On the Shoofly - April 2020
- Story and photos by James Inabinet
The scary part of a pandemic is the unpredictability. It’s hard to know what will happen next or, more to the point, what we might have to do without. In times of crises, what we truly value and need rises to prominence; all of the unnecessary fluff fades into the background. What will be at the grocery the next time I go? What will be missing?
I’ve been working on a gardening project for two years now. It’s comforting to know that soon I should have a reliable, steady supply of fresh, organic produce that could take me through the summer months and into the fall regardless of what the pandemic brings. This would not constitute all of my food requirements, but a healthy portion of it.
On the Shoofly
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My gardens are part of the “La Terre Permaculture Project.” Permaculture is an ecological approach to life – especially gardening – that fosters resilience and regeneration. Resilience is about being prepared for whatever may come. Regeneration is about making one’s place better, importantly not just for people but for all the beings that live there. Permaculture techniques include observing how nature does things and then building and making a life in ways that honor that. Imagine humans and nature working in harmony.
During my thirty years living here, I have continually asked this place what and how it wants to become. What would it look like if no human lived here? In visualizing this and through the processes of actually making a life here, I have endeavored to become a part of this ecosystem, an integral part, in the same way squirrels running through the trees behind the studio or cardinals nesting in the wax myrtle are a part of it.
I have finally come to understand that I cannot be part of this place, La Terre, as a human being if all of my food was grown somewhere else. As a terrestrial being, maybe like a fox or a racoon, I must begin to eat of this place. I wanted the soils and air and water of this place to become my food, and through eating, become more a part of me. Then I might truly become “a part of” La Terre.
I knew the rudiments of gardening so I started my thinking there. I chose a place near my house, but not too near (I wanted my house to be in shade). I knew that my garden would need sunlight and lots of it, so we cleared away the forest to allow for abundant sunshine - but not a single tree more than that. We decided to build raised beds because I wanted distinct boundaries between garden and not garden. We dug up the dirt within the bed and smoothed things out. It started to look like a garden.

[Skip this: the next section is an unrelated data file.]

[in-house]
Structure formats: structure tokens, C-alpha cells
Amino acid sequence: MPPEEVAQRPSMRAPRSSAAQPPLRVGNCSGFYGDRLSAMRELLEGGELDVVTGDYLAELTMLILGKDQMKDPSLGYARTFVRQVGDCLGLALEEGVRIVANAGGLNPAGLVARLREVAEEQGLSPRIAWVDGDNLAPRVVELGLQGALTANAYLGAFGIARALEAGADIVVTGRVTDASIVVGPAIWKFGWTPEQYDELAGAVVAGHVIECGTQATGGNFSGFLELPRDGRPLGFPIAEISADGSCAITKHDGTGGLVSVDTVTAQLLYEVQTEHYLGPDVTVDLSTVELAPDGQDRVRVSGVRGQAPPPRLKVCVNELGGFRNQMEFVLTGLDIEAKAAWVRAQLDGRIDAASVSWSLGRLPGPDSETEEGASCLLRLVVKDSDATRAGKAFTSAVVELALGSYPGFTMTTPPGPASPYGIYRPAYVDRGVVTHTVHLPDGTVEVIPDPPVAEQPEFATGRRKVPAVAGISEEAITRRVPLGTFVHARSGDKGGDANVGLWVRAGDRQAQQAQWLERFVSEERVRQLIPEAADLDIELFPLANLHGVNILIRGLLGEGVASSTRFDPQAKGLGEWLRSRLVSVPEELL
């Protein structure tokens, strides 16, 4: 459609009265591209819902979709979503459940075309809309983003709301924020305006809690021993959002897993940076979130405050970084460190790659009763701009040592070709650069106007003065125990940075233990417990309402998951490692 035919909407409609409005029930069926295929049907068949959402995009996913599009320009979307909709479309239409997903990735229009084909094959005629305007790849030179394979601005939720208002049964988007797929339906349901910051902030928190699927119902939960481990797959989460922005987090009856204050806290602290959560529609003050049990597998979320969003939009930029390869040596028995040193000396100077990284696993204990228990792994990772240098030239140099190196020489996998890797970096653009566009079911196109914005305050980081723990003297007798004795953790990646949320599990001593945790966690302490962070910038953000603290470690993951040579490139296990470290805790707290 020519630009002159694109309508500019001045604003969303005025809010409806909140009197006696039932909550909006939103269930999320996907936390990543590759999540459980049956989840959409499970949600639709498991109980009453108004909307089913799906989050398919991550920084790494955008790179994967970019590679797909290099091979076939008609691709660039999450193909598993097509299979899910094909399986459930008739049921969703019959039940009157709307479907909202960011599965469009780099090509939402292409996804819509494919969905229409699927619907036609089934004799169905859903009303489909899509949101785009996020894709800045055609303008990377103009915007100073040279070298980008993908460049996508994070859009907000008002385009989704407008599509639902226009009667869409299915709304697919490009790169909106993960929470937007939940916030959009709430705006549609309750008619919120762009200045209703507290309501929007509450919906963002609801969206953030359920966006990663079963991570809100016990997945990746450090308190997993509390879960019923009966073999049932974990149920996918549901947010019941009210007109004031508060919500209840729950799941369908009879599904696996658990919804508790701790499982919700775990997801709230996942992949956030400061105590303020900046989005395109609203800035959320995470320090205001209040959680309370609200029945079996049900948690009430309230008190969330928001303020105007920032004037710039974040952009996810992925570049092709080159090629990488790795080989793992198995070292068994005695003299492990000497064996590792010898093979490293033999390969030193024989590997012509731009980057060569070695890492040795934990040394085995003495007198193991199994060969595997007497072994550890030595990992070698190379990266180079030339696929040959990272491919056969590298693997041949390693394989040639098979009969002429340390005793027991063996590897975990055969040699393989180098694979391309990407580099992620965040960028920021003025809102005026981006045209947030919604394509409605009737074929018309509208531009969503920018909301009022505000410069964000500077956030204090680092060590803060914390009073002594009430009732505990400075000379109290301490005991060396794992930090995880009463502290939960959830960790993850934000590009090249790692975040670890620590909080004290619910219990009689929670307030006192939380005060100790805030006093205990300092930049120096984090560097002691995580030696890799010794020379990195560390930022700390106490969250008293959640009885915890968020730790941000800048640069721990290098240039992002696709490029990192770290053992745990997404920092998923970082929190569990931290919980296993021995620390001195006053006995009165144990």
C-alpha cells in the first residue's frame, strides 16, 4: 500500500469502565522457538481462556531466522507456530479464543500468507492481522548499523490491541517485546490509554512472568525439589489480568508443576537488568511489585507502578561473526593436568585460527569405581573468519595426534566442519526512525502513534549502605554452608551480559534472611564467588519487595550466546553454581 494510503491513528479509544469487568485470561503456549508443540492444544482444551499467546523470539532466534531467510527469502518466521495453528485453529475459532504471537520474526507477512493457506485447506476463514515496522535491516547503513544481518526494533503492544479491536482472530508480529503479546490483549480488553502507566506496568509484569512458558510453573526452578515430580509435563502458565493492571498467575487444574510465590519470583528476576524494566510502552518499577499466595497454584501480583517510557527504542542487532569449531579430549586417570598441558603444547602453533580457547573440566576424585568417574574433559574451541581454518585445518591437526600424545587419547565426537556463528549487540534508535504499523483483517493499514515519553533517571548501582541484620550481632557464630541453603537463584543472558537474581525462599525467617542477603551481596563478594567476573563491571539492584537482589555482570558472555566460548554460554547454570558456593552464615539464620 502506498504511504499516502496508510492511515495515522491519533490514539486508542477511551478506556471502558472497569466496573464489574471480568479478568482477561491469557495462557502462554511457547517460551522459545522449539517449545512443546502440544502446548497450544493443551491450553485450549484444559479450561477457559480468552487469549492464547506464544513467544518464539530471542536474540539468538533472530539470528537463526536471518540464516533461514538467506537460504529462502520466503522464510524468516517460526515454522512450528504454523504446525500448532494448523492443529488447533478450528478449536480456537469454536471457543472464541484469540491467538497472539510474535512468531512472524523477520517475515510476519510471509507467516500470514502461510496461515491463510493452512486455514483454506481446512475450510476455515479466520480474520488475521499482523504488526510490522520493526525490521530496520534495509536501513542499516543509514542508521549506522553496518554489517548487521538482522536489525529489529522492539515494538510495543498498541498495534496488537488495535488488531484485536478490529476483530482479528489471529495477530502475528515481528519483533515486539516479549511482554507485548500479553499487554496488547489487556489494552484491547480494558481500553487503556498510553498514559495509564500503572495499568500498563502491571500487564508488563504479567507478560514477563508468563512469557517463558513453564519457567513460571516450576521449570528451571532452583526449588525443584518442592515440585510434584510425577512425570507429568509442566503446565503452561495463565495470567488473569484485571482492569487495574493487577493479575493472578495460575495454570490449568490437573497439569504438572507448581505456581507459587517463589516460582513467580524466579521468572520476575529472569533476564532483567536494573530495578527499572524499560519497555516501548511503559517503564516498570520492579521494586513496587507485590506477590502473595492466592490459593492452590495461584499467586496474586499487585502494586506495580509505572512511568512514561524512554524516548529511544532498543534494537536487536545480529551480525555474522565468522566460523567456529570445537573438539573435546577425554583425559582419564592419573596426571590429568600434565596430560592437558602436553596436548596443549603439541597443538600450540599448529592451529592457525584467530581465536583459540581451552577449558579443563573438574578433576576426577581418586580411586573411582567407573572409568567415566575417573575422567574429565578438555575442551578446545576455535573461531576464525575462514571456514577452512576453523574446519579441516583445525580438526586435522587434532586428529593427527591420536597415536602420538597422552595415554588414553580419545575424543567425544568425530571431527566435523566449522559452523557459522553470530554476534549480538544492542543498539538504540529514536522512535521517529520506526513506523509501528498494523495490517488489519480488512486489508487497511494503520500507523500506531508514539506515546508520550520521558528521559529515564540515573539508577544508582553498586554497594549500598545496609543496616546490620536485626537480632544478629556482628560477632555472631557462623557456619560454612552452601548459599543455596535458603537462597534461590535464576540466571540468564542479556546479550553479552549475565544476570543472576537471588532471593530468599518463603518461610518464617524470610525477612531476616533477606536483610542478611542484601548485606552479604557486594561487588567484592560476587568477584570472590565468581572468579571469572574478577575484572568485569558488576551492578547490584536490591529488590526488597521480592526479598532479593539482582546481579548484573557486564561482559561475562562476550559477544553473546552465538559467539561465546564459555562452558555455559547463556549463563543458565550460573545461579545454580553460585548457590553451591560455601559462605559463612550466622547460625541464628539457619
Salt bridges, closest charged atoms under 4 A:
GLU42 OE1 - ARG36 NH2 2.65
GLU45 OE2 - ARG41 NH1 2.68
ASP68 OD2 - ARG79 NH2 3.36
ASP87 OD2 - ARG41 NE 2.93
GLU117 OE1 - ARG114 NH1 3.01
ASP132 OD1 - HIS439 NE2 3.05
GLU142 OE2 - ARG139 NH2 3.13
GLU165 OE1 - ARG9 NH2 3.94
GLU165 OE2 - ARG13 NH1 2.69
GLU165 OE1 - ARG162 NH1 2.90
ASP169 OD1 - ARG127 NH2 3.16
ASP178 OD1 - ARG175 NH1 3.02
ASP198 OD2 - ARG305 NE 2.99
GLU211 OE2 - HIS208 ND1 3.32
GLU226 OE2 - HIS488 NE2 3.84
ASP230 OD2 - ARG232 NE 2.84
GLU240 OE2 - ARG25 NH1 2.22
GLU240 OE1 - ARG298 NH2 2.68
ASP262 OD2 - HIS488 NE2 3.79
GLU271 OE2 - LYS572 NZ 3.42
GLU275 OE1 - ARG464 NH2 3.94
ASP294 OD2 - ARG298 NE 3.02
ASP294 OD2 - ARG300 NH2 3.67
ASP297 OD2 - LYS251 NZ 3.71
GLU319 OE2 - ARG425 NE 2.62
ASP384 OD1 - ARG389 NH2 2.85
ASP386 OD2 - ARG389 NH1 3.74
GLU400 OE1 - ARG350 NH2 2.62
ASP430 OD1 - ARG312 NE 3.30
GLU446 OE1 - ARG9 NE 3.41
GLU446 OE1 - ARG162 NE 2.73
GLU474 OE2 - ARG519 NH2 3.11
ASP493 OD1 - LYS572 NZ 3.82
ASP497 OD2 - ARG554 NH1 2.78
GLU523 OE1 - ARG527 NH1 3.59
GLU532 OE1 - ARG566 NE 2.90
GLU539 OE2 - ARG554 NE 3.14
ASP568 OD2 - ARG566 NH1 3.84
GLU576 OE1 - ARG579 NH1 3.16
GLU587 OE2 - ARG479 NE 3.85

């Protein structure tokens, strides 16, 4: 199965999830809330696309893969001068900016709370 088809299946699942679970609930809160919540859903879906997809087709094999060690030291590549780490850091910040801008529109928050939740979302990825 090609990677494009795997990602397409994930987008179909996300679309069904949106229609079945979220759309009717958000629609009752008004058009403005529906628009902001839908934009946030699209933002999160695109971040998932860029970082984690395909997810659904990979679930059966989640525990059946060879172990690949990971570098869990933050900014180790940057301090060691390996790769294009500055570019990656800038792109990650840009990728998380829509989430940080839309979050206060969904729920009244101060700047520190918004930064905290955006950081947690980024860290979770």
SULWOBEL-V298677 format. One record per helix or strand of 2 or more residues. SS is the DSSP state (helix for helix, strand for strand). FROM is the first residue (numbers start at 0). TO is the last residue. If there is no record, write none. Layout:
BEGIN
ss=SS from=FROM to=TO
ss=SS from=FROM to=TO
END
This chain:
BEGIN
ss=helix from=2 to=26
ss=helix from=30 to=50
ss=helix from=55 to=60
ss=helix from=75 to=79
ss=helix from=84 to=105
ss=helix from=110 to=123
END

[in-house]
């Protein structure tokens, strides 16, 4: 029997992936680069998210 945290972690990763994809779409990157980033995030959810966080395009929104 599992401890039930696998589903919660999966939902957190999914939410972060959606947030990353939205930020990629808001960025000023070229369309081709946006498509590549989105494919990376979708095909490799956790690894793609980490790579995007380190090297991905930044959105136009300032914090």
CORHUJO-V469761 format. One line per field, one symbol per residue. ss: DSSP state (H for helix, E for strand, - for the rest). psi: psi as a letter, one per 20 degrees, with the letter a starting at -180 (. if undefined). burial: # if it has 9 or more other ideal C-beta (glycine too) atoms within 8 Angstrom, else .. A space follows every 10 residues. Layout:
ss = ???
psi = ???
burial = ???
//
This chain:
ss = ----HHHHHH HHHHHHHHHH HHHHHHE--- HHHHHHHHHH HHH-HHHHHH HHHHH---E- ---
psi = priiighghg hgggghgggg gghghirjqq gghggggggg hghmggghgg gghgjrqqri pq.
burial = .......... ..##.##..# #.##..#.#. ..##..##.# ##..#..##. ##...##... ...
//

I thought about what would be next and remembered the incessant weeding I was tasked with as a child and decided I didn’t want that, so I observed nature to find a way around weeds. In the forest, there are very few weeds. This is [a] because trees shade-out the weeds and [b] because leaf litter on the ground mulches-out the weeds.
I couldn’t go with [a] for obvious reasons so I went with [b]. We covered all of the dirt with a layer of leaves. We also covered the ground between the beds with pine straw to mulch-out weeds there, too, so I might keep most of the grass completely out.
Next, I wanted to go organic. I rejected chemical farming. Chemical farming does not model or honor the way ecosystems work at all. It seems to me that to eat chemically-produced food is to become part of a chemistry experiment. I wanted to become part of La Terre.
I went to nature again and observed how nutrient cycling worked, how leaves fell to the ground and decomposed into plant food (right? ... who fertilizes the forest?). We made composters to compost kitchen waste. In addition, I was fortunate to have a friend with horses and lots of poop. This is how we would feed the plants.
Next, I wanted my gardens to be diverse like the natural ecosystems that surround it. There wasn’t any one type of plant in any one place but lots of different plants spread out all over. We planted tomatoes all over, in several different beds, so a pest would have to work harder to find them all.
We did the same with okra, green peppers, squash, potatoes, sunflowers, watermelon, peas, beans, kale, etc. The thrill of gardening is in watching the changes every day. We visit the garden expectantly, early in the day, to watch flowers with bees crawling all over them.
Later, we watch flowers wilt away and the remaining ovary slowly grow into fruit, from tomatoes to squash and beans, from cucumbers to okra and peppers, all are fruit that come into being this way.
This is our “Corona Garden,” a permaculture experiment in gardening, taking cues from nature and acting in ways that harmonize. Soon, if things work out, we will be able to eat from this place and begin to become more a part of it, begin to more fully participate its coming into being, less as interlopers and more as genuine constituent parts.